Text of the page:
How Engineers Get from Thought to Thing
At the beginning of the second chapter, Petroski suggests that,
"sometimes the simplest of things can hold as much mystery and provide as many lessons about the nature of engineering as the most complex." (p.8)
And so we find ourselves reading a whole chapter on the paperclip. Those readers who think that such a prospect is beneath them will miss out on a very thought-provoking investigation of designs and technologies, ranging from the humble to the monumental.
The next humble stop along the way is a chapter on pencil points. This turns into a revealing case-study of how engineering problems can be analyzed. The subsequent chapters cover the following:
The chapter on water includes much of interest to Londoners, with a discussion of the work of the great engineer who "changed the London river-front from an open sewer to a tourist attraction":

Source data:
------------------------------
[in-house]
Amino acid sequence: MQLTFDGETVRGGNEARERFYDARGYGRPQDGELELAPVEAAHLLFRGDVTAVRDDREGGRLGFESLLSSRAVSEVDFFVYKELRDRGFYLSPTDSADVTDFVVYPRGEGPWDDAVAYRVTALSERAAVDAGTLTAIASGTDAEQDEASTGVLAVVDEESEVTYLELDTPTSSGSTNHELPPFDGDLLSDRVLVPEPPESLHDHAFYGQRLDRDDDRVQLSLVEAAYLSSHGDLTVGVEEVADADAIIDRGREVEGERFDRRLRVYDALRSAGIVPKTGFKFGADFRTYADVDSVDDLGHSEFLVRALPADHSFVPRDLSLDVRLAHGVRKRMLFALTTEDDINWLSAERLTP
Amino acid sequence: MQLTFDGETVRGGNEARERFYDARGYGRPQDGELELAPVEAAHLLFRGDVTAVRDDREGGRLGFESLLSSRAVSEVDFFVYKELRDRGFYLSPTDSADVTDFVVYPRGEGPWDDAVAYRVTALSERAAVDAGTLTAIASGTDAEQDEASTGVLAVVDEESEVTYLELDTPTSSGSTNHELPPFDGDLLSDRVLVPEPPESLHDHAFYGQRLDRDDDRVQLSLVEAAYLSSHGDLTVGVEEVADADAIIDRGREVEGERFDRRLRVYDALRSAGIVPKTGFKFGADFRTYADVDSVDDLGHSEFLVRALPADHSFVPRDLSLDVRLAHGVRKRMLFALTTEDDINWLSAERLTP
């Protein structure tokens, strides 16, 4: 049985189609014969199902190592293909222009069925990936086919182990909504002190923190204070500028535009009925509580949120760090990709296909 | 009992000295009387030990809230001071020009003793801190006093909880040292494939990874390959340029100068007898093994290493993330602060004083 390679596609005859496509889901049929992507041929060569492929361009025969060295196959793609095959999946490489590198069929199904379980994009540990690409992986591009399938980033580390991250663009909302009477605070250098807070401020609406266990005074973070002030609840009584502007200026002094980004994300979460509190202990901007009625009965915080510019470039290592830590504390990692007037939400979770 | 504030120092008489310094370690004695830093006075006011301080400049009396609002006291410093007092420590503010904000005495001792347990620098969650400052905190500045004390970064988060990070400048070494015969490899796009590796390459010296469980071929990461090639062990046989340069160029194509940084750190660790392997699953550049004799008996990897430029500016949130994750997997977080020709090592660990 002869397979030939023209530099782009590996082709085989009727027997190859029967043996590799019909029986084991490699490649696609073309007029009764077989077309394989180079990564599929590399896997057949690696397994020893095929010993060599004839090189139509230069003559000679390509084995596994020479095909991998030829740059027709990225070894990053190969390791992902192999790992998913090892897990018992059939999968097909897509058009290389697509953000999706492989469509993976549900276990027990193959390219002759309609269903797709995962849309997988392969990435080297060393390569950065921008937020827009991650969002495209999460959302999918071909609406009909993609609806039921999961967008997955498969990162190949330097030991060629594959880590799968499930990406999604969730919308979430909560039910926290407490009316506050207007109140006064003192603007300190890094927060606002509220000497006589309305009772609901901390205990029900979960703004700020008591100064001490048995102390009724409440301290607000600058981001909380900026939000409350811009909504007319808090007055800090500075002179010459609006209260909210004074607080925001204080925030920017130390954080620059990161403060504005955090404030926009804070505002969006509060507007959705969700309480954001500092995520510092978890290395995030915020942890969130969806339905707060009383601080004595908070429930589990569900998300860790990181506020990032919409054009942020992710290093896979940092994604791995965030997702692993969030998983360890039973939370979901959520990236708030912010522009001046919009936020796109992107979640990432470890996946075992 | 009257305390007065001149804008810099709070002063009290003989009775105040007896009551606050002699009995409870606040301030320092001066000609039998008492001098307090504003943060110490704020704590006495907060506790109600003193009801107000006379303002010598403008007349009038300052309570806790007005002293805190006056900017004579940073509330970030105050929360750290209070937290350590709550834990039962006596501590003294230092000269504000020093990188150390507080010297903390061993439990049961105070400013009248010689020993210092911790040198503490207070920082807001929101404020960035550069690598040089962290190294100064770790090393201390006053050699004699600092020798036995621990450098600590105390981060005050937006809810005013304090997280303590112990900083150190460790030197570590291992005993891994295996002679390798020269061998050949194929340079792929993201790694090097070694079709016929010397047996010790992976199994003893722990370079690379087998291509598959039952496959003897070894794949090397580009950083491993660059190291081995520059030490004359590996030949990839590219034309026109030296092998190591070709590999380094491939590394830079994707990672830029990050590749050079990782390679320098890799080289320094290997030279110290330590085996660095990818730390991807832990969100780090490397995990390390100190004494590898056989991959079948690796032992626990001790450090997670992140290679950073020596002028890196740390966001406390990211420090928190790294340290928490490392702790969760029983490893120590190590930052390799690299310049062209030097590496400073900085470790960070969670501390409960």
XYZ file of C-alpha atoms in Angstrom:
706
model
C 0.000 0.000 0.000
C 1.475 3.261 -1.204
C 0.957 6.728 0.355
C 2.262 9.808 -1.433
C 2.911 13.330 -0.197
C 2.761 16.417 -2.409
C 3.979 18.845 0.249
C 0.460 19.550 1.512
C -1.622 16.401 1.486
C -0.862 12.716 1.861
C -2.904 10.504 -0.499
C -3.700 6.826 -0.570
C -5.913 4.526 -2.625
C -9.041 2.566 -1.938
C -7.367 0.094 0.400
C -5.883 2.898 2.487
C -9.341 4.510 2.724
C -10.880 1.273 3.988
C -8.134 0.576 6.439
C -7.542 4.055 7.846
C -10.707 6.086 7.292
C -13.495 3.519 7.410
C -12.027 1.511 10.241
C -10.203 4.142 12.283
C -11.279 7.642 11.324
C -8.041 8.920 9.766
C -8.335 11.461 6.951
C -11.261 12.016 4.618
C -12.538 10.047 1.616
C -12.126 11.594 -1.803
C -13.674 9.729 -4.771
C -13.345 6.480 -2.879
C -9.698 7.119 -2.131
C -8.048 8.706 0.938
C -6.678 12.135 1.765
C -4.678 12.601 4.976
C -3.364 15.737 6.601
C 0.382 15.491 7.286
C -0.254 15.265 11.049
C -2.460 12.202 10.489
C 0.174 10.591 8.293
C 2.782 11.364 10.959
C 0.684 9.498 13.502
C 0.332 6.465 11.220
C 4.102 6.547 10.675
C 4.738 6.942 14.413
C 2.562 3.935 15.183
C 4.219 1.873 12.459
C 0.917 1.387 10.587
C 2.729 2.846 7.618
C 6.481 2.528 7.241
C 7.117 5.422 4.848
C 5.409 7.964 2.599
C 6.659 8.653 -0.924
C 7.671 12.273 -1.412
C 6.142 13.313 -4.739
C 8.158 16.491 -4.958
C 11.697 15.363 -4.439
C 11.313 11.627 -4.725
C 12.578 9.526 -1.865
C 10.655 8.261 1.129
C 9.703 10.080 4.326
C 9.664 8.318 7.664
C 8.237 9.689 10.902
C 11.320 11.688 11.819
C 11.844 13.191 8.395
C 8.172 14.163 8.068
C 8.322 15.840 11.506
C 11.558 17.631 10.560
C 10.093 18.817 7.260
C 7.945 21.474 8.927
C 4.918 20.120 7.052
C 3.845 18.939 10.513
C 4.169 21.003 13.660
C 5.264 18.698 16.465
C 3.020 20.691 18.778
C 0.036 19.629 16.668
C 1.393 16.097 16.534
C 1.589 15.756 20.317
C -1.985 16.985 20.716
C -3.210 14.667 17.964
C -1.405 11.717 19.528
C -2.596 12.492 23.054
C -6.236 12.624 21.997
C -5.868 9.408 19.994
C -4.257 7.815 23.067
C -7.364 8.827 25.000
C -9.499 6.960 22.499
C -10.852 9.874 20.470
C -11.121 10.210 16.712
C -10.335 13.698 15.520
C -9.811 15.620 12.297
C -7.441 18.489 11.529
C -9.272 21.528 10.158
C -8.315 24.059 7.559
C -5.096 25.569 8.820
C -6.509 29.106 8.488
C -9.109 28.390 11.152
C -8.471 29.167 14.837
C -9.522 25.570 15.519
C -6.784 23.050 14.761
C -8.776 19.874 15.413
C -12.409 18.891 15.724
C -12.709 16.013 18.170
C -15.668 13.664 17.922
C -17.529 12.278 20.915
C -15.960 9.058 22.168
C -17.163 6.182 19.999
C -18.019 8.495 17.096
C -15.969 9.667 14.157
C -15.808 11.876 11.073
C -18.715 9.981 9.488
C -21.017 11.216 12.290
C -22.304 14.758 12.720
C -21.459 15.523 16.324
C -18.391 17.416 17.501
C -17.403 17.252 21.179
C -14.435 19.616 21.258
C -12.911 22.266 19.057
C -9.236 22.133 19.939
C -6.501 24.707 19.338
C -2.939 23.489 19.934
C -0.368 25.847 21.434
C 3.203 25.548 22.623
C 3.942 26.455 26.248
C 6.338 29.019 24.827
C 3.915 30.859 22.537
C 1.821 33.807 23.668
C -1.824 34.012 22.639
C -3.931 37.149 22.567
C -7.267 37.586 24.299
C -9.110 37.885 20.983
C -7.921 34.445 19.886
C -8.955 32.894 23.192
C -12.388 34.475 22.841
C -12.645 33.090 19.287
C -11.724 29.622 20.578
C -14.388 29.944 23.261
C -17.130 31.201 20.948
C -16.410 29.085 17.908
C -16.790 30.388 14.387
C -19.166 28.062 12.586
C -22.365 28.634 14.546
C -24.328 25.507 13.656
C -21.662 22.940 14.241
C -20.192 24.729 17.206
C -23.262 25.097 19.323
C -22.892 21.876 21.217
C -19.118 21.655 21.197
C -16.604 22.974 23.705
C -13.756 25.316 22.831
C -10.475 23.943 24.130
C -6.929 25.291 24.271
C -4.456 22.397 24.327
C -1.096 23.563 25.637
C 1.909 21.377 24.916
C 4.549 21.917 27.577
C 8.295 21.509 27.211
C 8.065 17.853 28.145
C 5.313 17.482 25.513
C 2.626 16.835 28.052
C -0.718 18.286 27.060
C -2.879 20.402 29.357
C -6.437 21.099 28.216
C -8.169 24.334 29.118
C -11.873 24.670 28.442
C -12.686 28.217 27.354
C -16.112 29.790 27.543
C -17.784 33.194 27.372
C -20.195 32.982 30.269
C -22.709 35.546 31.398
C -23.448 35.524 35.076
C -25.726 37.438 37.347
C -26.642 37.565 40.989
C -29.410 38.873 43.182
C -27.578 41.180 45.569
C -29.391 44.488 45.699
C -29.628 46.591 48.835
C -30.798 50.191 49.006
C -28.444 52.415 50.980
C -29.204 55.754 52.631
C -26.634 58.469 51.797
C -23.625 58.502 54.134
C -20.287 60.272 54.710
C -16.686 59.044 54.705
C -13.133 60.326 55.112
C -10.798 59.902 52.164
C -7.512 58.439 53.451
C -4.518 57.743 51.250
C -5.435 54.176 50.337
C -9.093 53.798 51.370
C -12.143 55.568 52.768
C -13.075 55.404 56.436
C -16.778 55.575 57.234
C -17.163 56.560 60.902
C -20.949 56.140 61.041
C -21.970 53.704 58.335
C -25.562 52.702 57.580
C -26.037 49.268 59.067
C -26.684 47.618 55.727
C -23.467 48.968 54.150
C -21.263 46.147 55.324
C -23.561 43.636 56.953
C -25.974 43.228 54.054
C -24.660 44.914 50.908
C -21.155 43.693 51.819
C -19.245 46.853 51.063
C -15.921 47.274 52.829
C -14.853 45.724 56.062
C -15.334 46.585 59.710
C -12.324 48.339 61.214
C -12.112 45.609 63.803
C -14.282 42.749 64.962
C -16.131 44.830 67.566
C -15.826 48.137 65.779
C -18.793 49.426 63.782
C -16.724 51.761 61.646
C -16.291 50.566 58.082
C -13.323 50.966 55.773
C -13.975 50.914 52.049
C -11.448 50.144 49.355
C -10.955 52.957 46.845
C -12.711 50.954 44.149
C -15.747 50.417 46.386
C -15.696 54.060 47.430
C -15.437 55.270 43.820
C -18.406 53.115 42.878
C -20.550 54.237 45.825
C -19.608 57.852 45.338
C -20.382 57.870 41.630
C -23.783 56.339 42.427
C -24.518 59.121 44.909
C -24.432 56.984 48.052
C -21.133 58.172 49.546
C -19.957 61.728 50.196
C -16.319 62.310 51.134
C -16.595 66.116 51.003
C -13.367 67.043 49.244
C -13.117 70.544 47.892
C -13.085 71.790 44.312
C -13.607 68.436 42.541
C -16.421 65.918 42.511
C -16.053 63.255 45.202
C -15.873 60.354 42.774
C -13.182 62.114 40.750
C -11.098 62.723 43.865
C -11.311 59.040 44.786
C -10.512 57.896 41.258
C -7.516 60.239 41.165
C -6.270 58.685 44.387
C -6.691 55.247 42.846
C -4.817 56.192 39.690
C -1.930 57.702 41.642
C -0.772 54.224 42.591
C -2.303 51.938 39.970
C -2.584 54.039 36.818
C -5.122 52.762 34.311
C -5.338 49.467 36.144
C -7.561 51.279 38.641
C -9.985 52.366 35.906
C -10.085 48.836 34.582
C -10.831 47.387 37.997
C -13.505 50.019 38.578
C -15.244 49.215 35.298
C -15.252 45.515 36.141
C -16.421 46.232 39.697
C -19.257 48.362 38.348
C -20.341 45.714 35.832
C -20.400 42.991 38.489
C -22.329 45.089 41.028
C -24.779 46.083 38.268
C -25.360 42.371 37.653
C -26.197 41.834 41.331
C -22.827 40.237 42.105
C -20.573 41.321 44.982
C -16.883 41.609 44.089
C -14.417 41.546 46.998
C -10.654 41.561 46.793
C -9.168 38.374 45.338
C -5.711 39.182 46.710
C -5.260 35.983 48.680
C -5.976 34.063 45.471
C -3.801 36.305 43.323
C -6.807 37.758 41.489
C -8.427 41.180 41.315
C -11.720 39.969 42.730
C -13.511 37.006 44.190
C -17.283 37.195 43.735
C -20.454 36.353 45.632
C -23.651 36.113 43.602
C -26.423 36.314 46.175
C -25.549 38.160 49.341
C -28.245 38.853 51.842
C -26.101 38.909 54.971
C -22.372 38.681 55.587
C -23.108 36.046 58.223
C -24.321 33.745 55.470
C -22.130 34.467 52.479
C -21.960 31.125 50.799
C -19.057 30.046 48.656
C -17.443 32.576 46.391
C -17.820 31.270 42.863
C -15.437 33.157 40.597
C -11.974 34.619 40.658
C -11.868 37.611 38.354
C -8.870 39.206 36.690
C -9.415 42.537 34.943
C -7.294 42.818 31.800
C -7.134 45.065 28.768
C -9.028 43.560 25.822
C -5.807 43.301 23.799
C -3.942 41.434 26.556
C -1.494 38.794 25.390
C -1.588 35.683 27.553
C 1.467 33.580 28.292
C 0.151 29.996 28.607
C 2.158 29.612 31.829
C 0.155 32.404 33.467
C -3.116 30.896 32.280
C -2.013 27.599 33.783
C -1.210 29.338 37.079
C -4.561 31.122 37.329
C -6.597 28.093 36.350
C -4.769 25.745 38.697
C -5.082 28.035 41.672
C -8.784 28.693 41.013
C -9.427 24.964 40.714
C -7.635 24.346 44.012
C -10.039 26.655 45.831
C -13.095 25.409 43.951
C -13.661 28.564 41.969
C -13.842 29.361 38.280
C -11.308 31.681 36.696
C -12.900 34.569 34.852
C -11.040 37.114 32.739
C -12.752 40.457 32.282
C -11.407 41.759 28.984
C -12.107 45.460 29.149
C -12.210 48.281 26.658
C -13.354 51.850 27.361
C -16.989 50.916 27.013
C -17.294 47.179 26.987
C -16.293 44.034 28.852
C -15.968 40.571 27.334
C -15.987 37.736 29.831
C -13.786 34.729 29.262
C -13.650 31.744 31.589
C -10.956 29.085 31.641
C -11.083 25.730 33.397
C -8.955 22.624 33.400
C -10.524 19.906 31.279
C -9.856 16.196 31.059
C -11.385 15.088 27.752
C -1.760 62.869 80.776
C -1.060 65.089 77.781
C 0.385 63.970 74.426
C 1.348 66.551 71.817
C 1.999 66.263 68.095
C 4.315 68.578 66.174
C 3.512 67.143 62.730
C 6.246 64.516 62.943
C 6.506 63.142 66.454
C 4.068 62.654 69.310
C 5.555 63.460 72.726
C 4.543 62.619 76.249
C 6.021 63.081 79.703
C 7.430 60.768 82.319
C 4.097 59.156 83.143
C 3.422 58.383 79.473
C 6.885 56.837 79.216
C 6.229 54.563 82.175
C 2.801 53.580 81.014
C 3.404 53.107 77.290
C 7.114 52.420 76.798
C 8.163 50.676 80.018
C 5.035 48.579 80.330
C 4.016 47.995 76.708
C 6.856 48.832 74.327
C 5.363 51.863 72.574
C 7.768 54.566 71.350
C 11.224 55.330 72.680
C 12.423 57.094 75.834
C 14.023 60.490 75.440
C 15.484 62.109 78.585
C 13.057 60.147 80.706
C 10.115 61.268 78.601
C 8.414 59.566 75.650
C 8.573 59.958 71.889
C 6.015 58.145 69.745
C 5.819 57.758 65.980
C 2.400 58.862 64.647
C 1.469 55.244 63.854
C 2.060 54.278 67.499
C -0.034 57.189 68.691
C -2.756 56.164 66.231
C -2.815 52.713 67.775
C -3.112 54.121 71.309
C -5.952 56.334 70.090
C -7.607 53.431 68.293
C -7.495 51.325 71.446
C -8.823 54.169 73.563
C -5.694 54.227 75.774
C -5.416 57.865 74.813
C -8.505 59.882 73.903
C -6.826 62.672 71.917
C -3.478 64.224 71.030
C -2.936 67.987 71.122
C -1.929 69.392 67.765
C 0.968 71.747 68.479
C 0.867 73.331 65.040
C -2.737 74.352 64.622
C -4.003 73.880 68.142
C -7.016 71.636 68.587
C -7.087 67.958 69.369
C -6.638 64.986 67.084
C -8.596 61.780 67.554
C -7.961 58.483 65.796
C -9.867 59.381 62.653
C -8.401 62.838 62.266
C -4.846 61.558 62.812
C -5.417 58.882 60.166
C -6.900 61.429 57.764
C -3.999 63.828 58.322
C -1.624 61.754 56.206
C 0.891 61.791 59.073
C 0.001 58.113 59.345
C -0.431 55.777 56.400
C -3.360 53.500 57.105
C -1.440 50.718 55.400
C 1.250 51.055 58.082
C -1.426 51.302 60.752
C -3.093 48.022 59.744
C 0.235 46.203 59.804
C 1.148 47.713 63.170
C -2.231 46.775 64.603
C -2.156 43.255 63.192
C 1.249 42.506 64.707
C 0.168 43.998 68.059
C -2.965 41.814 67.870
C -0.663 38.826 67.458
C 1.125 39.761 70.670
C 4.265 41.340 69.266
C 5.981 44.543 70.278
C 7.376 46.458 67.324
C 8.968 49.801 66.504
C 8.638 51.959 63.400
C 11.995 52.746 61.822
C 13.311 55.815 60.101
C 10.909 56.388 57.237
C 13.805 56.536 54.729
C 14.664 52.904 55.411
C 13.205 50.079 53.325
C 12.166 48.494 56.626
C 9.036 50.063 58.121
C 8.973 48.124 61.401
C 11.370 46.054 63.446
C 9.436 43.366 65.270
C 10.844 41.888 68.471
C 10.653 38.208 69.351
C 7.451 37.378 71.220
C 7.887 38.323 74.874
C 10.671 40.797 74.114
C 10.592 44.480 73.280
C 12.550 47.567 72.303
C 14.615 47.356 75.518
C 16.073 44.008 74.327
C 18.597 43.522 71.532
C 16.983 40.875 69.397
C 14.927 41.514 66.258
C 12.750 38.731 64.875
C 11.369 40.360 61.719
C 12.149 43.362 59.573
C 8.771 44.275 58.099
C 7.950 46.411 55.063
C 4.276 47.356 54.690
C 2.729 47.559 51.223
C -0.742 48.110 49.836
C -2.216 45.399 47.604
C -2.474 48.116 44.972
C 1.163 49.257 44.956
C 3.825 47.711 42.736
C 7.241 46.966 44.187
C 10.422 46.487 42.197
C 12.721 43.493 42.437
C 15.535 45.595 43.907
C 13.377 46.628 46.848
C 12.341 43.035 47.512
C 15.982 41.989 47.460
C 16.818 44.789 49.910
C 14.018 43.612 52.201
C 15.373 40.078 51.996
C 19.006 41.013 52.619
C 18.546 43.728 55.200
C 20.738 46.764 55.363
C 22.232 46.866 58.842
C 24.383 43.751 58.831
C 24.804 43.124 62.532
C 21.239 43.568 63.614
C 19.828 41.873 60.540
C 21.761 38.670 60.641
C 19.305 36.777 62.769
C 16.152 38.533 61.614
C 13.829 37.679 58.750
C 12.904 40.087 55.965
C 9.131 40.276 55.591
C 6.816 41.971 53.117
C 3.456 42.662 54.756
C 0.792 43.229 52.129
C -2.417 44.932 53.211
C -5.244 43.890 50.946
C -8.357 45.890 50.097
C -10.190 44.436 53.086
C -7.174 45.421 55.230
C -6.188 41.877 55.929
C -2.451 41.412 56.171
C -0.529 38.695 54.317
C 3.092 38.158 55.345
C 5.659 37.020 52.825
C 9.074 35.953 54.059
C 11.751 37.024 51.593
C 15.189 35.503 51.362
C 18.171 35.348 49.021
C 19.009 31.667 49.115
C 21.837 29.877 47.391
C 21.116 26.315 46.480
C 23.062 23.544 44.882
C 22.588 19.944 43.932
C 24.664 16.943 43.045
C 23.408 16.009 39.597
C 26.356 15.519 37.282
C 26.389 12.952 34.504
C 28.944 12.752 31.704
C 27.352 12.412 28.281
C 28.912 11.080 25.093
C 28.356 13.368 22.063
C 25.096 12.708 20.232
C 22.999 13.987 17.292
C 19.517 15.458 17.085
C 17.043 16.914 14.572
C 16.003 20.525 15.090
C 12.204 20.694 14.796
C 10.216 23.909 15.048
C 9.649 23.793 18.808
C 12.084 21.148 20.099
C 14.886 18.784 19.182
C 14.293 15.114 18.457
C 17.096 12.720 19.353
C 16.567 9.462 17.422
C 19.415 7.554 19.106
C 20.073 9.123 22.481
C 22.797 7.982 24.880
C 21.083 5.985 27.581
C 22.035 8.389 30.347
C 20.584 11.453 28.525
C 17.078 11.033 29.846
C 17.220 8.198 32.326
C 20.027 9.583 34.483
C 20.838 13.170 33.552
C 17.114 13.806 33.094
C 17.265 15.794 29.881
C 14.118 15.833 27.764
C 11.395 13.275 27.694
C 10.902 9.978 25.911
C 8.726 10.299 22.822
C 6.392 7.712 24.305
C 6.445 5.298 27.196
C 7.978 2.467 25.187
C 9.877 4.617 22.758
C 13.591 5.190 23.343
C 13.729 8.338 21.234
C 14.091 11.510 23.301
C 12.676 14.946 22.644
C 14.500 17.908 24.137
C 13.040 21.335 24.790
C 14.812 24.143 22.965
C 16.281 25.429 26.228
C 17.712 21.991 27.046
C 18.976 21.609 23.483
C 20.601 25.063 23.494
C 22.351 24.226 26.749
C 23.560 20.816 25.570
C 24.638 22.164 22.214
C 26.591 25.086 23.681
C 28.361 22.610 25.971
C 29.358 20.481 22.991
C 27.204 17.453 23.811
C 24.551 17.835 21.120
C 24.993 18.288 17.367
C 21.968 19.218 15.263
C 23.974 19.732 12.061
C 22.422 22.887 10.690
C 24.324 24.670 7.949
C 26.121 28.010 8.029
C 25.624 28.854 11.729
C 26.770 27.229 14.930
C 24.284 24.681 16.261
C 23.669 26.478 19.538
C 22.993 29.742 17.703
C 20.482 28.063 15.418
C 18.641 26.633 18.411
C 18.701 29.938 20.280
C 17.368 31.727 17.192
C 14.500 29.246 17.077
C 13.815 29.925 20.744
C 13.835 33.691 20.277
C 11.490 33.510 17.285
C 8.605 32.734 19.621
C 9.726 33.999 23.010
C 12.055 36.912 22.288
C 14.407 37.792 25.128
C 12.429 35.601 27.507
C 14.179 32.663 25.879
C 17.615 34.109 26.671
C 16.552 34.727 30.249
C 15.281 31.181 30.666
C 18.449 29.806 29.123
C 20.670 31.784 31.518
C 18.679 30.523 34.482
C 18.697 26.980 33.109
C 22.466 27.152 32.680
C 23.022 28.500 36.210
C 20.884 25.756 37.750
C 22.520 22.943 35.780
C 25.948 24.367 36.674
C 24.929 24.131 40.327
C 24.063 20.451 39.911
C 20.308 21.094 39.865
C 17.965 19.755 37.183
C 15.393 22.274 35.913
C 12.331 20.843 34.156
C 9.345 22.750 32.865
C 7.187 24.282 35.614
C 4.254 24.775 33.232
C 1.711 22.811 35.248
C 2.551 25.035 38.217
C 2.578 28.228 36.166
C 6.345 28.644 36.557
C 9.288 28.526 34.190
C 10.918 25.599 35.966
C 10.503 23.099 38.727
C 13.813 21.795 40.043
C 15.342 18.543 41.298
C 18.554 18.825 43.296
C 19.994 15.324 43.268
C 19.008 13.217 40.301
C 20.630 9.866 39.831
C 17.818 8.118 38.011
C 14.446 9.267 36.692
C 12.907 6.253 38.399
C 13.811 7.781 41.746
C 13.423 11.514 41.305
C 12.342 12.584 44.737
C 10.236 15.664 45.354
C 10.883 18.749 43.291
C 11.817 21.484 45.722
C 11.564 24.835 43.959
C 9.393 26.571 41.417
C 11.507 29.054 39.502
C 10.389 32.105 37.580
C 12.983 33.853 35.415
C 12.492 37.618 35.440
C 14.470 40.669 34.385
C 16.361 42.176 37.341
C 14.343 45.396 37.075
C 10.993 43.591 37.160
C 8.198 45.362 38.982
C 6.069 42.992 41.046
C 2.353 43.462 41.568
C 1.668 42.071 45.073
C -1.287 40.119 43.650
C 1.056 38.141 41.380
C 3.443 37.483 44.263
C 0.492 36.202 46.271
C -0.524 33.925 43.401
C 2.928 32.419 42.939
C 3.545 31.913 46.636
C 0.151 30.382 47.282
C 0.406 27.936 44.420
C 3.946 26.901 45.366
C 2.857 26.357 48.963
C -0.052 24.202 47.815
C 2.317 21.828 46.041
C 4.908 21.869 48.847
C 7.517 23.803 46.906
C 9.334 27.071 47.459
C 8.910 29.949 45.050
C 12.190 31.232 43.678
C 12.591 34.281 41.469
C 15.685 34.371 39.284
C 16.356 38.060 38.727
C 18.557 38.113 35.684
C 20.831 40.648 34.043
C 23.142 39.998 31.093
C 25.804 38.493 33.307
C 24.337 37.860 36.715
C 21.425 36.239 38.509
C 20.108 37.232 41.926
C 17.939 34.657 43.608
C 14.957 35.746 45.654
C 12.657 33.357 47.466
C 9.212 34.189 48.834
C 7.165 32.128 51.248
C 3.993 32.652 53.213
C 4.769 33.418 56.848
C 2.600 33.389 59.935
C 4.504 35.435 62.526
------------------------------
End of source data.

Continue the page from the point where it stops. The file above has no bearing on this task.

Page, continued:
"Bazalgette designed large intercepting sewers to run parallel to the banks of the river and to carry the waste water well downriver of the metropolitan area before discharging it. The sewer system was designed as an integral part of the Thames Embankment, which serves to this day as a popular fresh-air promenade along the river." (p.147)
Bazalgette is one of the icons at the Institution of Civil Engineers.
Petroski is a regular contributor to American Scientist Magazine.
© Paul Taylor 2000